“Taken together, the findings show that people who are strongly committed to a goal are more likely to exercise restraint when they think that their behavior is more reflective of their self-image,” meaning at the beginning or end of a time frame, Touré-Tillery says.

How to Frame Messages

The findings could have powerful implications for marketers who, with a few simple wording changes, could dial up or down their audience’s willingness to abandon health goals or spend money. For example, a candy-bar commercial could announce, “Keep your day going!” or a car dealership might have more success on Labor Day weekend by announcing, “Unbeatable mid-year deals!”

By the same token, public health campaigns could boost their impact by framing their messages at the beginning or end of a sequence. For example, antismoking ads could urge addicts to “Start a new beginning” or “End the year with positive change.”

Touré-Tillery hopes this research is used to bring out the best in people. Triggering people to be more aware of their own self-image by framing something as happening at the beginning or end may encourage them to make positive changes in their lives. This could be an important step toward combating worldwide rises in personal debt or the global obesity epidemic.

Although the current research focused on health, financial, and intellectual goals, the researchers expect their findings to hold in any context that poses a trade-off between short-term desires and long-term interests.

“On a practical note, our findings suggest educators, parents, managers, and public policy makers could promote greater adherence to important goals by triggering concerns about self-image,” Touré-Tillery says. “Appealing to a person’s desire to think of herself in positive terms proves to be a powerful motivator in the arduous pursuit of long-term goals.”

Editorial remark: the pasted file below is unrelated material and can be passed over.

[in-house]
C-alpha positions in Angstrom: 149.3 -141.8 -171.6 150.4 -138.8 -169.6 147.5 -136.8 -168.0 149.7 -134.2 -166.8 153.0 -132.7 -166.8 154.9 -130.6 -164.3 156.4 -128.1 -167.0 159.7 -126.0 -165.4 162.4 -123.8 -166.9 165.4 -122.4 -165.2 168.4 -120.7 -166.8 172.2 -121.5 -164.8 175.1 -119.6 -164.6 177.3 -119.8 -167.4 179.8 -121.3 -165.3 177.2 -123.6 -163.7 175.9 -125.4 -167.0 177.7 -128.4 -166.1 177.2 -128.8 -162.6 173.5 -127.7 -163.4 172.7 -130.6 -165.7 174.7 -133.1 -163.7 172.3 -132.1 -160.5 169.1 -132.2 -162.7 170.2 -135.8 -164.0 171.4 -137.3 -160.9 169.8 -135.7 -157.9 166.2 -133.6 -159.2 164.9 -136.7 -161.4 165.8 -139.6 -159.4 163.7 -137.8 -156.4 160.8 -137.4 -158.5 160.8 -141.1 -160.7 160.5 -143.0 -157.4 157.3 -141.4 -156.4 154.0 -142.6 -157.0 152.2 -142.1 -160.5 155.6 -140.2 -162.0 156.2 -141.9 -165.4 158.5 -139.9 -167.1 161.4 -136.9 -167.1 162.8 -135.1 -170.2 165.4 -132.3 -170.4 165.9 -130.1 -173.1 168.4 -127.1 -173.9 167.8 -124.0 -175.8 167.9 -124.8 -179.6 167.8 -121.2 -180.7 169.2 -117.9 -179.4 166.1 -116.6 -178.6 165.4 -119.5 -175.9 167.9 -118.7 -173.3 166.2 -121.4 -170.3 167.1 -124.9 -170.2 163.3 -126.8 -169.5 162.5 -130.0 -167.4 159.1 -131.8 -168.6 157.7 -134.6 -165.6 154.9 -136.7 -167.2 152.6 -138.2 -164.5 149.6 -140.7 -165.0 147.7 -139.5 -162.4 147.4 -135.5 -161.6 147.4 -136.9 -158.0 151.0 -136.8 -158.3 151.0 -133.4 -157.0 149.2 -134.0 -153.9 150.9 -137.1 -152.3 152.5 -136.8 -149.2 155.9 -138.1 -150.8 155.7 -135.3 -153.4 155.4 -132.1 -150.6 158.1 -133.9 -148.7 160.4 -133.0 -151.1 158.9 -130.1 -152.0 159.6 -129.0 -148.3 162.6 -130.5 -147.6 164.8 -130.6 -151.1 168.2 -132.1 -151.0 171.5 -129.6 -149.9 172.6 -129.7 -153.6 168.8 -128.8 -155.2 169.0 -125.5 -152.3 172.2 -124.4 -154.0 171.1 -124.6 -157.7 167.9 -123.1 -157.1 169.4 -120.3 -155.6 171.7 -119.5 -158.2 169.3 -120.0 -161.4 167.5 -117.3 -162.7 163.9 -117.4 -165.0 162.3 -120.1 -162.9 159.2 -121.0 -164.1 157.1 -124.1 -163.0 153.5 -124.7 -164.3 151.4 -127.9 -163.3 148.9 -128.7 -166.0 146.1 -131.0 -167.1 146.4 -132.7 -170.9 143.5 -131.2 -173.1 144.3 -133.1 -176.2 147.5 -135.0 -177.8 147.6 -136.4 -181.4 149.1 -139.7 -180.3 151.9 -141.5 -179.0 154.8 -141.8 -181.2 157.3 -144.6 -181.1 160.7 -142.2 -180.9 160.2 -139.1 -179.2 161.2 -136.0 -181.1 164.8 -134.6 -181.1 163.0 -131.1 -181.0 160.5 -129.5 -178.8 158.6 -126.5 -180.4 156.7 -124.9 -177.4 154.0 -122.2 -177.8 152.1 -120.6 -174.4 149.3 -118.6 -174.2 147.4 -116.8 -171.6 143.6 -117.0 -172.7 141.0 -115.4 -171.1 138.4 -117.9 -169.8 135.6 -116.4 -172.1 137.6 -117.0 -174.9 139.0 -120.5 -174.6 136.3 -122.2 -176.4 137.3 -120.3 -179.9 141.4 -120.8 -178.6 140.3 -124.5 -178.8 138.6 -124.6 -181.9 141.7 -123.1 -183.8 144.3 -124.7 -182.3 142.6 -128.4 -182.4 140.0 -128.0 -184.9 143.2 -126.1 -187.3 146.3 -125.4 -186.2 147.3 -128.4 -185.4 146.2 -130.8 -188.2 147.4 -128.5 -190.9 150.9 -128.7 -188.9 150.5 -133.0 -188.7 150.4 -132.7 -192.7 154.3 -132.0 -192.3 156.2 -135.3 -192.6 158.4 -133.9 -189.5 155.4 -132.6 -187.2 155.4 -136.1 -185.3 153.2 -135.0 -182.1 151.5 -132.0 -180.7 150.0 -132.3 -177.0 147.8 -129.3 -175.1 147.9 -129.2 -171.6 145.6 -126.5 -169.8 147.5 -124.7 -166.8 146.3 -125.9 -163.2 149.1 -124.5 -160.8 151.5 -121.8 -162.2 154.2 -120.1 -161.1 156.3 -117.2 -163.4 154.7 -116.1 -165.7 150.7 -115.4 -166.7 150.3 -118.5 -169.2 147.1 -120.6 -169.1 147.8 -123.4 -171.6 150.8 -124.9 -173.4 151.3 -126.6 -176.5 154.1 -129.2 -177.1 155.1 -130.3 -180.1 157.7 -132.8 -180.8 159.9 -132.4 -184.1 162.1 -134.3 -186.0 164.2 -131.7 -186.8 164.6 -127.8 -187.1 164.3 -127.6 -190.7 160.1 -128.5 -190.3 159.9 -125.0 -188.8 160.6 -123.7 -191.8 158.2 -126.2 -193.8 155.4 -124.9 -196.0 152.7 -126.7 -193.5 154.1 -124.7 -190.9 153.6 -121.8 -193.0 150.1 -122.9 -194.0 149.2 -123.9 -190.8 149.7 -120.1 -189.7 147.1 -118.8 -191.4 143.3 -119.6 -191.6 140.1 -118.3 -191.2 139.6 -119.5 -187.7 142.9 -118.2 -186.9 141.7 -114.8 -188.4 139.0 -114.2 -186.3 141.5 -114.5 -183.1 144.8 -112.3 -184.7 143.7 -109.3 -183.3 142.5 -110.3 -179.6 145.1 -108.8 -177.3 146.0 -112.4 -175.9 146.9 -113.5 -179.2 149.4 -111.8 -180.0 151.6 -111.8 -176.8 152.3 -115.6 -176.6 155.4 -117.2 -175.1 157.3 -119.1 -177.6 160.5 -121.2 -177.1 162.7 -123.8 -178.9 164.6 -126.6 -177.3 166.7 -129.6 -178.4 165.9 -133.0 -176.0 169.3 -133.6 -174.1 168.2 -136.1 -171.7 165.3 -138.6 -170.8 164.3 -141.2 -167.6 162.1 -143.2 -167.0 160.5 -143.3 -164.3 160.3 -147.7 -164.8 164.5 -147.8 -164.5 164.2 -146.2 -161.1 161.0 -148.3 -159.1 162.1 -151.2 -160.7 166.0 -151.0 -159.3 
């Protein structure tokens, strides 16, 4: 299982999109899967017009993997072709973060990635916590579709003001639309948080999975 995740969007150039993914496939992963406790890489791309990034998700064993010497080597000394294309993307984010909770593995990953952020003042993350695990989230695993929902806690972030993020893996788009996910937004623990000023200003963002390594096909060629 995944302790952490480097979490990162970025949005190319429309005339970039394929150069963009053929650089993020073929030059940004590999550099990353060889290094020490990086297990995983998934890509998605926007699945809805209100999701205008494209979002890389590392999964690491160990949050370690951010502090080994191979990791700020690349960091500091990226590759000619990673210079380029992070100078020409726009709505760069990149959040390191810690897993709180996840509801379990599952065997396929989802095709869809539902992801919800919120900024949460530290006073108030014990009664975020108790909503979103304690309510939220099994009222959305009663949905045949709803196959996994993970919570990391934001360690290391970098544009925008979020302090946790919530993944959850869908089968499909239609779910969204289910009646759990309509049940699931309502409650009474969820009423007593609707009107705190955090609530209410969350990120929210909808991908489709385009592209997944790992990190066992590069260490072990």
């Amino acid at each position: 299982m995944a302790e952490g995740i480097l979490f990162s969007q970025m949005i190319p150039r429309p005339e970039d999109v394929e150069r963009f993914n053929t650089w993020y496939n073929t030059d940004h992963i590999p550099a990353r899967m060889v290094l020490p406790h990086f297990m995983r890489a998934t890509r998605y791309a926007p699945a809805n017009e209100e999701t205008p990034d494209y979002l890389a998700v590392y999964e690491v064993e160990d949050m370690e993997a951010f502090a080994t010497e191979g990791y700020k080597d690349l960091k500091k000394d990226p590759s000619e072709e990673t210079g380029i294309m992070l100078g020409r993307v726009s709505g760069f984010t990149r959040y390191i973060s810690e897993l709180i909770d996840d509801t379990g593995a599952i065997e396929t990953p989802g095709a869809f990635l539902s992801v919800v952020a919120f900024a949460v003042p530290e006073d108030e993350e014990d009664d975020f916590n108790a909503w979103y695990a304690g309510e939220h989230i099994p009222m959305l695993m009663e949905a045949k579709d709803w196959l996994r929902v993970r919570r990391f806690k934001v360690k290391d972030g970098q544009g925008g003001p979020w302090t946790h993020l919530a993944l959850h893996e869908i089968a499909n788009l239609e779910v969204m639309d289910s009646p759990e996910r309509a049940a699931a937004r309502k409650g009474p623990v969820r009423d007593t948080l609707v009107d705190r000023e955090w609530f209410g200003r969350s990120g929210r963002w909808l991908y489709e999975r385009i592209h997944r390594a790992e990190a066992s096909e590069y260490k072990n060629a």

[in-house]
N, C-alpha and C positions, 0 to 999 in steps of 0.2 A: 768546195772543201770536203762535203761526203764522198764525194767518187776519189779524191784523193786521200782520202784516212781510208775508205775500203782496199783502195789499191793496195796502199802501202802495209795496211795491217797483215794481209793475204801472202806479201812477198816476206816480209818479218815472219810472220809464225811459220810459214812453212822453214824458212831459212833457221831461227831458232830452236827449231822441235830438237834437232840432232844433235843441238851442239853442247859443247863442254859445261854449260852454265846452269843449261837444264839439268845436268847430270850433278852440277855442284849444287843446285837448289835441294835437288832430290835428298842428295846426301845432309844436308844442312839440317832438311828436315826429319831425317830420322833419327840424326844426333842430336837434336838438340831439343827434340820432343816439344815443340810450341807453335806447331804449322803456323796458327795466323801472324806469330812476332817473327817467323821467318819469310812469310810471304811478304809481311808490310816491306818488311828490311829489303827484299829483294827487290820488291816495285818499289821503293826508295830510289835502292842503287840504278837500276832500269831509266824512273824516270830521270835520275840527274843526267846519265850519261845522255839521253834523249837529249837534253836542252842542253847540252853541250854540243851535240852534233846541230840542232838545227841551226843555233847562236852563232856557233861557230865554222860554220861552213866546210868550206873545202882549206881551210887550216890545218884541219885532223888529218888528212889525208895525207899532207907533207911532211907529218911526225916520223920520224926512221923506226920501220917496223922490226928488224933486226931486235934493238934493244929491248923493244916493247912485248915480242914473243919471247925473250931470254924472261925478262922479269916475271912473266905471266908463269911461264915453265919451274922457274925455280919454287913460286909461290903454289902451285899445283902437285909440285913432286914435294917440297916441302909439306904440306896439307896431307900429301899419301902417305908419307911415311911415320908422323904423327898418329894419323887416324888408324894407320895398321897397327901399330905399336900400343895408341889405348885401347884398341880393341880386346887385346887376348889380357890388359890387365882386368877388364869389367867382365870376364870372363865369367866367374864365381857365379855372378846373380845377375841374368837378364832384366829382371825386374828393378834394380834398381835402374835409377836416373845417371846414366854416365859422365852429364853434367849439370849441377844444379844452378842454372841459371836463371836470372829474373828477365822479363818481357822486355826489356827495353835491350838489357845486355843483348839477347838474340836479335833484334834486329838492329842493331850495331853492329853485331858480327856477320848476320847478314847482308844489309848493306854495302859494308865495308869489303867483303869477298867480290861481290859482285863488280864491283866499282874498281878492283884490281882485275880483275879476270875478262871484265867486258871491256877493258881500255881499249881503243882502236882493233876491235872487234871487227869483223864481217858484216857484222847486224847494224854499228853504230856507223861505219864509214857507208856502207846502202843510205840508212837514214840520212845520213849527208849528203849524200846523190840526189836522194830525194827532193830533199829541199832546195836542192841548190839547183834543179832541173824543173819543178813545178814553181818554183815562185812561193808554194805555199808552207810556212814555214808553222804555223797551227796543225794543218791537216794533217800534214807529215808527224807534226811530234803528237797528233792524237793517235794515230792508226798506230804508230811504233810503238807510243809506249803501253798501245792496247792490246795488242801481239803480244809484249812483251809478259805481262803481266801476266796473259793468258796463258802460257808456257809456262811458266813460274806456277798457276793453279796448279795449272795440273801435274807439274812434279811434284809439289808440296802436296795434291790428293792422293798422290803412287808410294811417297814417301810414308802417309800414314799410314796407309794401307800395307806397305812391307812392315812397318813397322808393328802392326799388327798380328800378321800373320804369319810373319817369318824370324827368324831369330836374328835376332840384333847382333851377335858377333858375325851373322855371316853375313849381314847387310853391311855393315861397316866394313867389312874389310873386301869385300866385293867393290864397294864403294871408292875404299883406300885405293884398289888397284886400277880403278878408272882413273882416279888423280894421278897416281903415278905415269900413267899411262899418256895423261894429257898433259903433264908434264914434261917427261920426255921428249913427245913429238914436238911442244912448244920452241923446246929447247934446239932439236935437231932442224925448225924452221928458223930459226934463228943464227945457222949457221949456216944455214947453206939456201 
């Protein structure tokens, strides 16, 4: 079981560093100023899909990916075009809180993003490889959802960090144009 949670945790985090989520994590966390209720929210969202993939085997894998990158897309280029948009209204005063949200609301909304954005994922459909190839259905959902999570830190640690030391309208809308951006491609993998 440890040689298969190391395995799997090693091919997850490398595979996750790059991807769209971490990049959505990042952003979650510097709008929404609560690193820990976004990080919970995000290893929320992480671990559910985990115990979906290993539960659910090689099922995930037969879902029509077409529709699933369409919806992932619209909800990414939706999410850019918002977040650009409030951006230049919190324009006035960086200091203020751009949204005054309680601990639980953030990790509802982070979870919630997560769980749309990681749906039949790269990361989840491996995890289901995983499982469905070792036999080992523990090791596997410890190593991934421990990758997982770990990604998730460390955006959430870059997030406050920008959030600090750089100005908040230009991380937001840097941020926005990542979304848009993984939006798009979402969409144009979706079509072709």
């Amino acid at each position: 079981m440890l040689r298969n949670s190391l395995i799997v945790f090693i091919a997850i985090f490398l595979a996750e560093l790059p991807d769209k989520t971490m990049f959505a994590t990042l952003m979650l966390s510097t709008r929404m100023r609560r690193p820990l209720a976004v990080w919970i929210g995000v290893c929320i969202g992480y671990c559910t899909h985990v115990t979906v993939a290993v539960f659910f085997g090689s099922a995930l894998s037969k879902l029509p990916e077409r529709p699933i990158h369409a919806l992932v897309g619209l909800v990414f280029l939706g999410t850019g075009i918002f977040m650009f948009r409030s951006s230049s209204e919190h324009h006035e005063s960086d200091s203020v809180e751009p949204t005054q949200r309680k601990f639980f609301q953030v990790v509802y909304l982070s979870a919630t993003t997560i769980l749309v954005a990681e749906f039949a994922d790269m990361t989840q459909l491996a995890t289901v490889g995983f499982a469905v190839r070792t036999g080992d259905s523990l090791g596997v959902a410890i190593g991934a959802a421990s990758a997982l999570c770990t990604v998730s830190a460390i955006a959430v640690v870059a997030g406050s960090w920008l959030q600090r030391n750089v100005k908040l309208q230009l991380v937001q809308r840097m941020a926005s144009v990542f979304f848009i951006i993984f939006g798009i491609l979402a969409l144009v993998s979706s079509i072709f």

About the Writer
Janelle Weaver is a freelance science writer and editor who lives in Carbondale, Colorado.
About the Research

Touré-Tillery, Maferima, and Ayelet Fishbach. 2015. “It Was(n’t) Me: Exercising Restraint when Choices Appear Self-diagnostic. Journal of Personality and Social Psychology.

Read the original

Most Popular This Week
  1. How Much Do Boycotts Affect a Company’s Bottom Line?
    There’s often an opposing camp pushing for a “buycott” to support the company. New research shows which group has more sway.
    grocery store aisle where two groups of people protest. One group is boycotting, while the other is buycotting
  2. 5 Takeaways on the State of ESG Investing
    ESG investing is hot. But what does it actually deliver for society and for shareholders?
    watering can pouring over windmills
  3. Could Bringing Your "Whole Self" to Work Curb Unethical Behavior?
    Organizations would be wise to help employees avoid compartmentalizing their personal and professional identities.
    A star employee brings her whole self to work.
  4. When Do Open Borders Make Economic Sense?
    A new study provides a window into the logic behind various immigration policies.
    How immigration affects the economy depends on taxation and worker skills.